Ac-225 therapy is the use of the radioisotope Ac-225 in conjunction with a suitable targeting agent, such as a PSMA-ligand, to specifically target and kill tumour cells. PSMA-ligands such as PSMA I&T are selected for their selectivity and specificity in targeting prostate cancer cells. When PSMA I&T is tagged with Ac-225, it allows the radioactive Ac-225 molecule to be brought to the prostate cancer cells where the cytotoxic radiation emitted then kills the cancer cell. The short effective range of the alpha particles emitted minimizes harm to the healthy cells nearby, and therefore, reducing potential side effects.

An initial study of Ac-225 PSMA therapy has reported a PSA decline of > 90% in 82% of study cohort (17 patients) and 88% of patients with >50% decline in lesions avidity as imaged by Ga68-PSMA-PET/CT including 11 patients with complete resolution (1). Various other studies have also similarly demonstrated the effective anti-tumour activity of Ac-225 therapy (2)(3) with xerostomia as the primary side effect.


Fig. 1 a: Waterfall plot showing PSA response at 8 weeks after one cycle of 225Ac-PSMA-617 radioligand therapy. b: Waterfall plot showing best PSA response to 225Ac-PSMA-617 radioligand therapy


Fig 2: A treatment-naïve patient who presented with extensive bone metastasis at primary diagnosis achieved a complete remission after three cycles of 225Ac-PSMA-617 with de-escalating activities of 8/7/6 MBq (patient number 16)

Similar to other radioisotopes, the cytotoxic radiation emitted by Ac-225 can be harnessed for treatment of other diseases. When tagged to a PSMA-ligand, Ac-225 is used in prostate cancer therapy and when tagged with a somatostatin analog, Ac-225 can be used for treatment of Neuroendocrine tumors (NETs). Ac-225 has also been applied in a conditioning regime prior to bone marrow transplant in patients with Acute Myeloid Leukemia (AML) and results from clinical trial thus far have been positive. As new targeting agents for various diseases are developed, Ac-225 will continue to be an option to complement them.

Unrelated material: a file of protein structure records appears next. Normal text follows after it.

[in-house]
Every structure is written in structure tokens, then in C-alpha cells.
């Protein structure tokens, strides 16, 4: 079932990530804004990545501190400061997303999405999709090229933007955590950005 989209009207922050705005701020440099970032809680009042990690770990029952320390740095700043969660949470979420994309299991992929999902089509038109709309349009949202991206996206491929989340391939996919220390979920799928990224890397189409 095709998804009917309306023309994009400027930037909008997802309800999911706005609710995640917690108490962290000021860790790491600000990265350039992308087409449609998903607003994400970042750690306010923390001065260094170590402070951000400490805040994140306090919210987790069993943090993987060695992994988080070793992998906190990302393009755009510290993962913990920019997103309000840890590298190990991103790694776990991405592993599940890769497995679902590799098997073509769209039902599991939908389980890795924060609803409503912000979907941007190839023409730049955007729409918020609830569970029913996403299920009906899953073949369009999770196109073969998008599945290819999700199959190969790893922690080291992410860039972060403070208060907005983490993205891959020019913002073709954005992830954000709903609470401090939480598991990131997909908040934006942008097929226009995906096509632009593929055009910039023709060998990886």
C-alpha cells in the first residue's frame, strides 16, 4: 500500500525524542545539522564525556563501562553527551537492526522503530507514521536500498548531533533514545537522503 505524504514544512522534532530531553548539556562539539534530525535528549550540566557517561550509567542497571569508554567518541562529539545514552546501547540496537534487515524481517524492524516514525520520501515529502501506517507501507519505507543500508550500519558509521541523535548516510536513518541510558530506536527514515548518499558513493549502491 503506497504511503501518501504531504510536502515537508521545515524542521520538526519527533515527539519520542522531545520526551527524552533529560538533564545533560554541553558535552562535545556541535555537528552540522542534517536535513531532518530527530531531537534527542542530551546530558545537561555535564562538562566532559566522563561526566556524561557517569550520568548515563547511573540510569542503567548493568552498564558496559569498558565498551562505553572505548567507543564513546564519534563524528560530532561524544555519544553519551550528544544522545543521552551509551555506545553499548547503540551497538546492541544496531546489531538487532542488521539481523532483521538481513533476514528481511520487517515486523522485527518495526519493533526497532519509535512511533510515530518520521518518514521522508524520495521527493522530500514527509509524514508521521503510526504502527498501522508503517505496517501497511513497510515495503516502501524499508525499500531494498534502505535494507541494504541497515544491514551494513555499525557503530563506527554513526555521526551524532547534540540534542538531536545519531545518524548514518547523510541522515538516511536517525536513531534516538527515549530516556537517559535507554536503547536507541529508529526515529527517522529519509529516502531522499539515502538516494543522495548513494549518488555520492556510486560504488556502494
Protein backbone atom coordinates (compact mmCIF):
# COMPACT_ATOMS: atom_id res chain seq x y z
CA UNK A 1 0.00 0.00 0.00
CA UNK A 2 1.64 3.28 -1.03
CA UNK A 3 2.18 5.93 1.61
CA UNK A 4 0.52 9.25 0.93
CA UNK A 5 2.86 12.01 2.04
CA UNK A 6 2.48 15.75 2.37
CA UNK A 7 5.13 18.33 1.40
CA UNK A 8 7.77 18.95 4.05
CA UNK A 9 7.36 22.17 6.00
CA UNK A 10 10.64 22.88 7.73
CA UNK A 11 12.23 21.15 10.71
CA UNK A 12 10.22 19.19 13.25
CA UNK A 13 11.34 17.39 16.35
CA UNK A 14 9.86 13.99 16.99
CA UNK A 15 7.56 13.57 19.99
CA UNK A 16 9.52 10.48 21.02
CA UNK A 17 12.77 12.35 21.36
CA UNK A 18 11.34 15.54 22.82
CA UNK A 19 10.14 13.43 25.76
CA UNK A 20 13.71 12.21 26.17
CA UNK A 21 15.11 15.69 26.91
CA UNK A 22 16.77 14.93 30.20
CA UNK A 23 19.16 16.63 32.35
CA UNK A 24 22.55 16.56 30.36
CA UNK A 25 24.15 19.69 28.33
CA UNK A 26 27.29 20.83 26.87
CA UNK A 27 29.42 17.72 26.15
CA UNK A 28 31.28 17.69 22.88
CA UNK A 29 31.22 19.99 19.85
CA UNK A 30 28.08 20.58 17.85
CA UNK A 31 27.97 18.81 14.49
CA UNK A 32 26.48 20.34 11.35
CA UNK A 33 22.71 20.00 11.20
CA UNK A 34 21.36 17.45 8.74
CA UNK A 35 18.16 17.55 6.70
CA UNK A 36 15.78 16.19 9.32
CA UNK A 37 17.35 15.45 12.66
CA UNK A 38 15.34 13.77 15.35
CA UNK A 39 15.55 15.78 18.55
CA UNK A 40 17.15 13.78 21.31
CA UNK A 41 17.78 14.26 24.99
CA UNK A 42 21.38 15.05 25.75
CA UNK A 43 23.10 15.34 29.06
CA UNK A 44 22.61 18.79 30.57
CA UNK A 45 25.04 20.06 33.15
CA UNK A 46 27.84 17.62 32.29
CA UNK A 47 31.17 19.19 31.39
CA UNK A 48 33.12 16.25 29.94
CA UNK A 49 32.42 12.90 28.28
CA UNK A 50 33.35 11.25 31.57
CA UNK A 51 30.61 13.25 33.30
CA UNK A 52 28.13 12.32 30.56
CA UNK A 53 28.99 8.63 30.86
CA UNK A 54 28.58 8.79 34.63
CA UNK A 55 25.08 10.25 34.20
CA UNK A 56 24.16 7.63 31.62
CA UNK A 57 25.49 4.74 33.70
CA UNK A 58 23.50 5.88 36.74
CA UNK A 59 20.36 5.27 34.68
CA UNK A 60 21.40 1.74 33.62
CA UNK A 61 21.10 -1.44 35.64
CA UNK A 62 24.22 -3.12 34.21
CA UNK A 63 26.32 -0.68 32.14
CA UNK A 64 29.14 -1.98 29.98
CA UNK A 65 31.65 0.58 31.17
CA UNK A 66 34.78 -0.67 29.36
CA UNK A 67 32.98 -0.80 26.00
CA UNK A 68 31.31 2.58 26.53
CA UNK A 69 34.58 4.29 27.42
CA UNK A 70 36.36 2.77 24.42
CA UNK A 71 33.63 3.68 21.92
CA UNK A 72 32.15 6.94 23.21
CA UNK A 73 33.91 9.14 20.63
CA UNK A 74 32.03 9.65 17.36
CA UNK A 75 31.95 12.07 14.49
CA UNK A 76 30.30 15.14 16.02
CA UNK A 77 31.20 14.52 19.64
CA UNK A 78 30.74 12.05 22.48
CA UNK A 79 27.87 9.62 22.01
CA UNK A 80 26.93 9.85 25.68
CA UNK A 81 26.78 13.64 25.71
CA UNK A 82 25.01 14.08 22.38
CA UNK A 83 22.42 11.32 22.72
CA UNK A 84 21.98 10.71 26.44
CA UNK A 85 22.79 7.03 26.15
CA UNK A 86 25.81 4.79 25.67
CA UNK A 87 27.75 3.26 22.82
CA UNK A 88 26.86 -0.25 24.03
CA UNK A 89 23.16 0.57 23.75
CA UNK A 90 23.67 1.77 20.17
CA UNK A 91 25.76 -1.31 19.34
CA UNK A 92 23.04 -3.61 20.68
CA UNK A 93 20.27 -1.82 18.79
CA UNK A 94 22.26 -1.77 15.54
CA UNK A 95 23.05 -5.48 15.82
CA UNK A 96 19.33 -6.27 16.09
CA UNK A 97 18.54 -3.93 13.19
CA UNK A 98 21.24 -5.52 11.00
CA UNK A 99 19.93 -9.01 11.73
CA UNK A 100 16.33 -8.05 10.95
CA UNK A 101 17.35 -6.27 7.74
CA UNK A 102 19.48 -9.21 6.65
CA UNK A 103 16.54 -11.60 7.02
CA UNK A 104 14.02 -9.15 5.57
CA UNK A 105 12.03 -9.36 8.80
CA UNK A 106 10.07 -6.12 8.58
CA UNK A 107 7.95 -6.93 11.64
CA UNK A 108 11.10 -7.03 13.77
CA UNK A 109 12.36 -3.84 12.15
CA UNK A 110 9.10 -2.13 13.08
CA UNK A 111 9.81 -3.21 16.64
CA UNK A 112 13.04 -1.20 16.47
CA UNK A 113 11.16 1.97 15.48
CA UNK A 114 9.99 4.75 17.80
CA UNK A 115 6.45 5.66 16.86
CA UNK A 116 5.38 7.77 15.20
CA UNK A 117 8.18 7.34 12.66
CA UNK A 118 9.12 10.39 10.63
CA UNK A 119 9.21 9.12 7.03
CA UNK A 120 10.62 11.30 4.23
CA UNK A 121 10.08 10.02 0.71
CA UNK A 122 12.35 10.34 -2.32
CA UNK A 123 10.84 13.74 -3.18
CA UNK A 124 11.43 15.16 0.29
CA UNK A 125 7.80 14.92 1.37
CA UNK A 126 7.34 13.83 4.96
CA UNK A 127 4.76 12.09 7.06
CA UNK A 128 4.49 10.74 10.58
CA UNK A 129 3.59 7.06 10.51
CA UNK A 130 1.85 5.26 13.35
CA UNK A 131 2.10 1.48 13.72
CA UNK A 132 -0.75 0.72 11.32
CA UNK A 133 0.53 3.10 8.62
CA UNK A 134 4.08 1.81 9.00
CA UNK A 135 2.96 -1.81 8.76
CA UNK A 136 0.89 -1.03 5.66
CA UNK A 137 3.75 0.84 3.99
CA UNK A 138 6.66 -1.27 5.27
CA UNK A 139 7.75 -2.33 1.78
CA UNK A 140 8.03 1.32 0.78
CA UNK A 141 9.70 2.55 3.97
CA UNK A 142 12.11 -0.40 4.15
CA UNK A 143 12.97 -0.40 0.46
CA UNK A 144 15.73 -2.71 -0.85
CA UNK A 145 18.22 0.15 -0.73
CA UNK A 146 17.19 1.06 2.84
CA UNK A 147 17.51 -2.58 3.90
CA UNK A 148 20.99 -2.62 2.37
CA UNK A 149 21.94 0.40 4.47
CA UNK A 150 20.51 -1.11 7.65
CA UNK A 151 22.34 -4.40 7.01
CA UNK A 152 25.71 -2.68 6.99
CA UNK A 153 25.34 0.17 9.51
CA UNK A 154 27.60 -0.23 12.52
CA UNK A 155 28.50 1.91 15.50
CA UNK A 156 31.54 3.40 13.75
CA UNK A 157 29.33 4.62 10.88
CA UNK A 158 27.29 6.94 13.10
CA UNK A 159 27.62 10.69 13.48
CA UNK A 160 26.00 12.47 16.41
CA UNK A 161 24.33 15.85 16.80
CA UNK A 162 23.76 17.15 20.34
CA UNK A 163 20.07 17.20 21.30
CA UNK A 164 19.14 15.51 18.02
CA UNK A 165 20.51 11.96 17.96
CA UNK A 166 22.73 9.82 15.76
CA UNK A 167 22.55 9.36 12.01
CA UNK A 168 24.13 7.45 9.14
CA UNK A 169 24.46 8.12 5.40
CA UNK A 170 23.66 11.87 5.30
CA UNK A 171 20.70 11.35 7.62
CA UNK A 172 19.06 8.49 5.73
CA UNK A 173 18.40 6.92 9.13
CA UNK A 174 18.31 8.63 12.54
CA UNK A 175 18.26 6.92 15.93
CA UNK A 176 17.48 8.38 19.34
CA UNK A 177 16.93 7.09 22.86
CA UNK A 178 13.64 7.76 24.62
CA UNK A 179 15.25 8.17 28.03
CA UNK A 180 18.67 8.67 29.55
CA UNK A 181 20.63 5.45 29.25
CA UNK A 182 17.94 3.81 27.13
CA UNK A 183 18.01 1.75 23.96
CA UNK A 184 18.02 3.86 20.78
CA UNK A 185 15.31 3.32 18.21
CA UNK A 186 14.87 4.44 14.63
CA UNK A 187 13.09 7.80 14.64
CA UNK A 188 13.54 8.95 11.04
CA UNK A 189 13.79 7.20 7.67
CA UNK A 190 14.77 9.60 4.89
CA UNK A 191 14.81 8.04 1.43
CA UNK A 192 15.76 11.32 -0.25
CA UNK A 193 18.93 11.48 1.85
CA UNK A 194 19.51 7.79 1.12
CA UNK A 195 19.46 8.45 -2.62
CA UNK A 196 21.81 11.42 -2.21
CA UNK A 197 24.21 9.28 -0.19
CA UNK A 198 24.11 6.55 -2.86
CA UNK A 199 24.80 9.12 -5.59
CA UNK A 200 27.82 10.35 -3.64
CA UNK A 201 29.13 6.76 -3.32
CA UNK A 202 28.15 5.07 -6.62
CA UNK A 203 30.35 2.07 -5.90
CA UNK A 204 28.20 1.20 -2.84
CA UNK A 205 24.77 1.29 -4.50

Ac-225 therapy is currently used either in research or when standard of care treatment fails to deliver an effective and lasting response. In the latter case, Ac-225 therapy is used (compassionate use) to overcome resistance to, beta radiation, gamma radiation, chemotherapeutic drugs and hormone drugs. Clinical trials are underway to provide formal data on treatment efficacy and safety profile of Ac-225 therapies and when successful, a wider group of patients would be able to benefit from the availability of an effective alternative therapy.

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Lutetium-177 Radioligand Therapy (RLT) is one of the therapeutic isotopes used in theranostics. It has gained much attention in the recent years due to the development of new and effective targets for precision medicine especially in prostate cancer and neuroendocrine tumours (NETs).

Lu-177 RLT is currently available in Singapore, Malaysia and Thailand. If you wish to find out about the medical centres offering such therapy, please CONTACT US.